Studio Visit is a Q&A with an artist. Here, Melissa Merli chats with Steve Drake of Urbana, creative specialist at the Beckman Institute in Urbana.
Q: Congratulations on your three consecutive Mid-America Emmy awards. I noticed you've won other awards as well. Which are the most meaningful to you?
A: The regional Emmys. But we used to live in New York, and I worked for The Discovery Channel's "Assignment Discovery," and we won a Daytime Emmy.
I was one of two writers on that show. It was very much a group effort. That was a national award, and we went to the awards ceremony. That was probably the most memorable one.
All the regional Emmys are specifically for me because I'm pretty much the only video producer on them, working with the researchers directly. So that is a much more intimate, personal thing. It's really a story I'm telling with these videos.
Q: Are you the only video producer here at the Beckman Institute (at the University of Illinois)?
Q: How long have you been here?
A: Three years, although I worked at WILL five years previous to that. Part of that was working with Art Kramer (now Beckman's director) on his Center for Healthy Minds. I was the video producer for that center.
Q: Do you have a background in video and/or science?
A: My degree is in political science. I thought I'd get into law, but I worked in billing for two years in a law firm in Irvine, Calif., and decided it wasn't for me. That was my first job after school (University of California-Irvine).
Q: How did you get into video production?
A: I was always a big film buff and was hoping to get into film and TV. After Irvine, my wife (Diane Beck), who's a professor here, did her graduate work in Berkeley, and I worked in the film archive at the Berkeley Art Museum and Pacific Film Archive.
I was in fundraising, and some of the friends of the Film Archive were big filmmakers, like George Lucas, and I got to meet him. That's when I really got the bug, you could say.
Q: Where did you pick up your video production skills?
A: After my wife finished graduate school, we moved to London and I worked at the BBC. That's where I learned everything. I got in as an accountant, but once I was there, I met people. I met a radio producer and he hired me to work on a radio show there. Then he hired me to work on a TV show, and I worked on some other TV shows at BBC.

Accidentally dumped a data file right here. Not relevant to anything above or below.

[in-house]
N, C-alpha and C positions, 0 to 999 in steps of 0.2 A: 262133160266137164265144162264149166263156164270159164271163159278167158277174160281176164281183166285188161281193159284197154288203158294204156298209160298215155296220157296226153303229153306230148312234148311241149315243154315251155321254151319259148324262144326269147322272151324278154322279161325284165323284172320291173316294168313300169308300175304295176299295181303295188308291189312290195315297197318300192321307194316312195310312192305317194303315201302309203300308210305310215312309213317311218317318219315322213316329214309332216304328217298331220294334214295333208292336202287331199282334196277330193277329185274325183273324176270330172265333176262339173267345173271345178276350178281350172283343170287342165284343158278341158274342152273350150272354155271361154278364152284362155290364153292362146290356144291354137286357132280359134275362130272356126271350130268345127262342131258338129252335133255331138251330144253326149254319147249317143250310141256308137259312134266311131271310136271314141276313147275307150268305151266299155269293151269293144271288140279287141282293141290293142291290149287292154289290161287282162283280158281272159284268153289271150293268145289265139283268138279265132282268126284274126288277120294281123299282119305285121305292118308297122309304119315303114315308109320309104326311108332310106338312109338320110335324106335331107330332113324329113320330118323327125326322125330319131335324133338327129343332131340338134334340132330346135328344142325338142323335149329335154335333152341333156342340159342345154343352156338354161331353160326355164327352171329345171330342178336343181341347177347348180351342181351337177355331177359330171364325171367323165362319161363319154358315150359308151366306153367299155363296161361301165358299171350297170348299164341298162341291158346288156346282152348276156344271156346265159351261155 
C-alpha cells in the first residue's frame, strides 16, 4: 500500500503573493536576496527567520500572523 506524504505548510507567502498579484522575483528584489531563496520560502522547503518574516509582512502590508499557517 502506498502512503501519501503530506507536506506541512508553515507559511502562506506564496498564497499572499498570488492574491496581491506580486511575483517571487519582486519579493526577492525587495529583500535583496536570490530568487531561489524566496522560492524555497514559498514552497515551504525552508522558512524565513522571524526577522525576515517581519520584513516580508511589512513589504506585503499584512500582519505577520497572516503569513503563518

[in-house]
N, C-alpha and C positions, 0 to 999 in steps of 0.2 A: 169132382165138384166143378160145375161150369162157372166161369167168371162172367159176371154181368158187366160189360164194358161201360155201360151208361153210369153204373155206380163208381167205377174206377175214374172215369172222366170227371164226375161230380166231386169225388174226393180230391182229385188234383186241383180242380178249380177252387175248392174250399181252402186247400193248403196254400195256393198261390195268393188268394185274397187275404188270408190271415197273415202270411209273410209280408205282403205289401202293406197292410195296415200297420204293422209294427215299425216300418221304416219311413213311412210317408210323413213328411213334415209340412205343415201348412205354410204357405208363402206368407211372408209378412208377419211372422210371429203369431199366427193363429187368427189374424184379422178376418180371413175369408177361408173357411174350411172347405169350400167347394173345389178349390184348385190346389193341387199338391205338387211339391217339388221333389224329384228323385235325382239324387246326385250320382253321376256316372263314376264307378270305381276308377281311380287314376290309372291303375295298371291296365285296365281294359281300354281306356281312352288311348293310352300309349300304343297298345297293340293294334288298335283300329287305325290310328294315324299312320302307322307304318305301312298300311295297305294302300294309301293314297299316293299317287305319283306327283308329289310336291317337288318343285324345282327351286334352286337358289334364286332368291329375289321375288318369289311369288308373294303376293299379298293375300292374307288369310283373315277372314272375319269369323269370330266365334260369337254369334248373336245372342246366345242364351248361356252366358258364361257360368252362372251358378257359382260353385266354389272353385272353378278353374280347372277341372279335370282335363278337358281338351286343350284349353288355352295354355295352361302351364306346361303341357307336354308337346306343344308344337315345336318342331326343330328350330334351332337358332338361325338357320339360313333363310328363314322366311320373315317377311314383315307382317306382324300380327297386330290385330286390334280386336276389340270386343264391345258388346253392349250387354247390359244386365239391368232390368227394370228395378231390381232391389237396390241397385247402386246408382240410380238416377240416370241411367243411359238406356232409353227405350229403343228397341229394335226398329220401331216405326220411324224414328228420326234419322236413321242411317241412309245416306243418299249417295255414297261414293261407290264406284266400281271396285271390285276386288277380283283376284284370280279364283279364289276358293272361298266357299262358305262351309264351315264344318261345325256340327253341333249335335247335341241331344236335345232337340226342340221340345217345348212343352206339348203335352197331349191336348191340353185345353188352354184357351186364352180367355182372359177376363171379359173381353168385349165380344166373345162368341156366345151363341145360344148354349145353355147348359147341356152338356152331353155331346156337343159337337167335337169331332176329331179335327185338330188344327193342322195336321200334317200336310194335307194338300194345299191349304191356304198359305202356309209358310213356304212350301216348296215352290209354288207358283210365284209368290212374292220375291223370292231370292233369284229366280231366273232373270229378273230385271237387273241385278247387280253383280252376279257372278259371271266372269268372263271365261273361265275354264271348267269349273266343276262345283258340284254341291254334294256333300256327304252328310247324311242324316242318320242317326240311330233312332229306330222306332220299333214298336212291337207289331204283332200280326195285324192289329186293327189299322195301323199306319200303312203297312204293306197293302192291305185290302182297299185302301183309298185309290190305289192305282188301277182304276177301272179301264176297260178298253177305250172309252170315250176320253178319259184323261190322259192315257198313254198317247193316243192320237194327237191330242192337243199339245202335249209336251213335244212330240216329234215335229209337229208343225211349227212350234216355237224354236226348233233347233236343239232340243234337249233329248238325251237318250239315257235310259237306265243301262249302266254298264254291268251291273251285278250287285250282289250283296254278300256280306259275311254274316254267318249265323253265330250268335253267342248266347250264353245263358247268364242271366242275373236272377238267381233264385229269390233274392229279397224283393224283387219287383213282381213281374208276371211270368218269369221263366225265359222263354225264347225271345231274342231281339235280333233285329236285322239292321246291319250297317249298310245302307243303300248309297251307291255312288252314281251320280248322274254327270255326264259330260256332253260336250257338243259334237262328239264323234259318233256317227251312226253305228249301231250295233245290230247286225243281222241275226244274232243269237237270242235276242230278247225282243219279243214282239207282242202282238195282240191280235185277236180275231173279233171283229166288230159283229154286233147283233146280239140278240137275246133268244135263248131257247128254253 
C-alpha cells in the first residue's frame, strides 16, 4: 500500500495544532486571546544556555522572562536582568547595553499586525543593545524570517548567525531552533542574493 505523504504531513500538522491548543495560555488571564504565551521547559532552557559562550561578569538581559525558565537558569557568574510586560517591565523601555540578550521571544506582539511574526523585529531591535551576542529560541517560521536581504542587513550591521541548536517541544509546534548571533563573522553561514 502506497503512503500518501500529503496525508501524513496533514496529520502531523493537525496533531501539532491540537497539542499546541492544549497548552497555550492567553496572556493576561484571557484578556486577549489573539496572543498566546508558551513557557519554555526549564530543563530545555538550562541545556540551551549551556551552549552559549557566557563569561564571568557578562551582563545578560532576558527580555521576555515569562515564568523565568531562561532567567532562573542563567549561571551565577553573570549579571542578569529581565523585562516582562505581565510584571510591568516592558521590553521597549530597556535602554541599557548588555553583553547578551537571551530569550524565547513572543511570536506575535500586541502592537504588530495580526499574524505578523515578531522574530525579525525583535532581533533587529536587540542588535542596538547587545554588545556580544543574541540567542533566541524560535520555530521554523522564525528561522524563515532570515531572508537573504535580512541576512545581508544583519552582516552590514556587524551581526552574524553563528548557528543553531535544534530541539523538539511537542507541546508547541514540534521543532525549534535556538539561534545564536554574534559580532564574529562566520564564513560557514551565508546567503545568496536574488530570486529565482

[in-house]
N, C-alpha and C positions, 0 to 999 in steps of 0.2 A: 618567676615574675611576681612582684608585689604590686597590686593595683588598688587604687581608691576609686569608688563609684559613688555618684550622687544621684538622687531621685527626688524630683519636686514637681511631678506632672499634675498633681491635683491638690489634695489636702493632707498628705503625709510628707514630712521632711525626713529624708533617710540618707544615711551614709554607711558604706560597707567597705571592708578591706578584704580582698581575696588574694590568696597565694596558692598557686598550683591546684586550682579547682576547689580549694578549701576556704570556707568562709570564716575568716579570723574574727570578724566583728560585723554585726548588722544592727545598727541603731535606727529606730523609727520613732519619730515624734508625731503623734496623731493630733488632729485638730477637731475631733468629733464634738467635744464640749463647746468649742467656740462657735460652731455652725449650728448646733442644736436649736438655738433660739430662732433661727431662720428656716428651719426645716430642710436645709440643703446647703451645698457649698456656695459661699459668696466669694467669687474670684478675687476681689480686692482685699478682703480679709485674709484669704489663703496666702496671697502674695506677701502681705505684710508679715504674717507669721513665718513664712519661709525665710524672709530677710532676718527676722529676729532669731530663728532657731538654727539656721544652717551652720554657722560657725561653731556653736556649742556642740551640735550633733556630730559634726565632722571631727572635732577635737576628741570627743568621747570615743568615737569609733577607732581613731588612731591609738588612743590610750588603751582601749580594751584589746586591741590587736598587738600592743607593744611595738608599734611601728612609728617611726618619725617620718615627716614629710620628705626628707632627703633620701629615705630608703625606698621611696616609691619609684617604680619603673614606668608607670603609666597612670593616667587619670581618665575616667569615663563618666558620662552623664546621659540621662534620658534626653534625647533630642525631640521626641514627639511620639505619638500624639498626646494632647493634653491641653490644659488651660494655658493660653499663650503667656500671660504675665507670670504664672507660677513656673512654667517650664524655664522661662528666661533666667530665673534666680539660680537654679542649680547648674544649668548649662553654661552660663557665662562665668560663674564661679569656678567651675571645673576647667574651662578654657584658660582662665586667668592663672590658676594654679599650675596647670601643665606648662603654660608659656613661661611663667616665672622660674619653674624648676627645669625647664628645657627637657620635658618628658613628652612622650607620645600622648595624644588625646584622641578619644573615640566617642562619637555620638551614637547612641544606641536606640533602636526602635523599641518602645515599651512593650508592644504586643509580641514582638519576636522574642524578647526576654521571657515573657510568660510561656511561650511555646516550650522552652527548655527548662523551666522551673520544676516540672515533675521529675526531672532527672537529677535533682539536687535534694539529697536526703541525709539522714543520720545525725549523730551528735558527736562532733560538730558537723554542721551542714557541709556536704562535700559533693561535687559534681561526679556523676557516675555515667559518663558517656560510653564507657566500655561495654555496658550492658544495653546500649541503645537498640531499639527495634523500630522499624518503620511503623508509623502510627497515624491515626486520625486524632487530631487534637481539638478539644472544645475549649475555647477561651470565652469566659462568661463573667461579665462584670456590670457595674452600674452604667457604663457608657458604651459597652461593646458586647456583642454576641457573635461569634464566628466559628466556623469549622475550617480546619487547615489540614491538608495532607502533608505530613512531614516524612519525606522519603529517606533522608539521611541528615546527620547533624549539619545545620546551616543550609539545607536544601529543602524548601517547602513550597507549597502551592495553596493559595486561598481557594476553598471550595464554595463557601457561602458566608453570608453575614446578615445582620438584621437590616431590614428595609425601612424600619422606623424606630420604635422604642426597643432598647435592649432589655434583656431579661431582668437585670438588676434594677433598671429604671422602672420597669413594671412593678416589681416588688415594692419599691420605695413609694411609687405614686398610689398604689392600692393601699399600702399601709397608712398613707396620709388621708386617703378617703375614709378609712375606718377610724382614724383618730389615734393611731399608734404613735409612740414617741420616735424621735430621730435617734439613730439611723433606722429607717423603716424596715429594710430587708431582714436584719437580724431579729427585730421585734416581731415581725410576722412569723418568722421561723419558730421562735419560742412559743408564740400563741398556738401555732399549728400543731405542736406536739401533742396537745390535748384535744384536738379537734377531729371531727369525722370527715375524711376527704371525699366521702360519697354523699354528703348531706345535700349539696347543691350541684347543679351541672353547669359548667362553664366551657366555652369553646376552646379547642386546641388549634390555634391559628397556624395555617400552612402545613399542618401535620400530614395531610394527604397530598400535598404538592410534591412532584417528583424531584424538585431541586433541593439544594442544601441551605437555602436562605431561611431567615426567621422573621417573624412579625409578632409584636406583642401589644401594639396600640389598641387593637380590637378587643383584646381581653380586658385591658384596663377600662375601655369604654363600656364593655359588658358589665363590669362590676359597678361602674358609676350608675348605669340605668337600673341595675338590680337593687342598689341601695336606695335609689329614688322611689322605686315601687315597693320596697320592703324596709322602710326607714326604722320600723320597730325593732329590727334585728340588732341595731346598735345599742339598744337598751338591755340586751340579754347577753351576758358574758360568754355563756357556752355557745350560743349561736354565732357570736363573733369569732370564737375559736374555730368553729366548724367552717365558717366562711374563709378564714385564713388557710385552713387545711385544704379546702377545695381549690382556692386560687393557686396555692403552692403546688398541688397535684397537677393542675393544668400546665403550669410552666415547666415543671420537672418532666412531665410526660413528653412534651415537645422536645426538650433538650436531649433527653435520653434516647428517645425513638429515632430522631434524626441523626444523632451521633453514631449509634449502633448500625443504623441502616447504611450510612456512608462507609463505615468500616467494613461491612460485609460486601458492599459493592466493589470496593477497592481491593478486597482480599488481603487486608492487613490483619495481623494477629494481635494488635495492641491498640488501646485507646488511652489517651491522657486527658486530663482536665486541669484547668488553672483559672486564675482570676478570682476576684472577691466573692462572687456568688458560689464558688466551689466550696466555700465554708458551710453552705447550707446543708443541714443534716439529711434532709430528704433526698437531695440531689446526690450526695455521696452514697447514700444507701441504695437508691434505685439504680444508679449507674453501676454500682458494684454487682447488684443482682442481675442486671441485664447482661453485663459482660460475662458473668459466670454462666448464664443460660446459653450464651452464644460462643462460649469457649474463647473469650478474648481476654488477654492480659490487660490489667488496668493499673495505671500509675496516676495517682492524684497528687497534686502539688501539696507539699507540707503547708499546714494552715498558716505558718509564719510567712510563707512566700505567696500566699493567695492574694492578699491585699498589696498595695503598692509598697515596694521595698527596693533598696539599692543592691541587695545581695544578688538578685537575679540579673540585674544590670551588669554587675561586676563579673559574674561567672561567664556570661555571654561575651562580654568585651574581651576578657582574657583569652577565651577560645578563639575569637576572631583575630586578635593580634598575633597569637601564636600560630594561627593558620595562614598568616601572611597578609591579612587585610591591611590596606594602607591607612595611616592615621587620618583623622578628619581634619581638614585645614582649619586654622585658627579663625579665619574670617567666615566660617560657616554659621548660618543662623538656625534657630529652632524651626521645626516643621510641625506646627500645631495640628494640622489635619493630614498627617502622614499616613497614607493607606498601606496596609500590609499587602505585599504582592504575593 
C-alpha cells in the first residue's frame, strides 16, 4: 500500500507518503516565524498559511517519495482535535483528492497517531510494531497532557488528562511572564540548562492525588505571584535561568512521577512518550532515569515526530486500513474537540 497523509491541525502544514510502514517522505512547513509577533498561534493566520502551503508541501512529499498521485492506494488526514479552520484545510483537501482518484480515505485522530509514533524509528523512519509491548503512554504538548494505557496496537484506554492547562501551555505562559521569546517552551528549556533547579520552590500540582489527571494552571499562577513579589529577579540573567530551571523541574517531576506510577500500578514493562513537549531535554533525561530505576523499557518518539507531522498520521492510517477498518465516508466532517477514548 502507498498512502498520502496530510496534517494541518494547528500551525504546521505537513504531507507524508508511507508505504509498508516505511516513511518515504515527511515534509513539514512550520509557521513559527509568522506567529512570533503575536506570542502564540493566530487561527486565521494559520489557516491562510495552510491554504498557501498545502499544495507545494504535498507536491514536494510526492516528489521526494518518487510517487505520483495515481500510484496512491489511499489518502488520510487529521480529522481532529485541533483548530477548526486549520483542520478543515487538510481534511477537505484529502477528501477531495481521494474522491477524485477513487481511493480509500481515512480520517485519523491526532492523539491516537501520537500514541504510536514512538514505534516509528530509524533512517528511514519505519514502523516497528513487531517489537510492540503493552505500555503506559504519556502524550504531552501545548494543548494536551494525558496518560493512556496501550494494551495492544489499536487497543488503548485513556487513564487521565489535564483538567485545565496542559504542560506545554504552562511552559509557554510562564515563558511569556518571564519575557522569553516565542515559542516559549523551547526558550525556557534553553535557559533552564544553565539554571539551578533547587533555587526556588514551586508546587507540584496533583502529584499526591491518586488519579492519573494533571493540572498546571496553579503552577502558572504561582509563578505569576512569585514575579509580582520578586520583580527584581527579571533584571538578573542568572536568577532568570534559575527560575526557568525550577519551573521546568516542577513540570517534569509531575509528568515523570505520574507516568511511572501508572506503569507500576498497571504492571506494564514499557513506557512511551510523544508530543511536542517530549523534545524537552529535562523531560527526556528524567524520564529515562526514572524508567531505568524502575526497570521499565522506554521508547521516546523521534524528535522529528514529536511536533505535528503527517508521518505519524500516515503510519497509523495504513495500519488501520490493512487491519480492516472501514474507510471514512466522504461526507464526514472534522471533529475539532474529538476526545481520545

They wouldn't let me work on higher-level shows, so I left to work at the Network of the World, also in London. That's when I got into making my own video segments.
Q: What kind of software do you use here?
A: I try to do almost everything in Final Cut Pro. There are other programs like Adobe After Effects and Photoshop that I use too.
One of the great things about the Beckman researchers is they have a lot of expertise in visualizing and animating their research, and I get to use that in my videos. Because my job is to highlight their research, I try to make it look as good as possible and as accessible as possible, and I try to find the human stories in the research.
Q: Have you ever worked or will you ever work on a feature-length movie?
A: No, so far I've done pretty much video segments, including when I worked on that hourlong Discovery Channel show. I don't know. We'll see. That was my idea early on, that I would be the next George Lucas. It hasn't turned out that way, but this is good, too.
Q: What are you working on now?
A: The next video we're doing is an iCub holiday greeting card from the Beckman Institute. It will probably come out in a couple of weeks and be sent to Beckman staff, employees and supporters. It also will be on YouTube.
Editor's note: Drake's videos on research projects at the Beckman Institute may be seen at beckman. illinois.edu/video.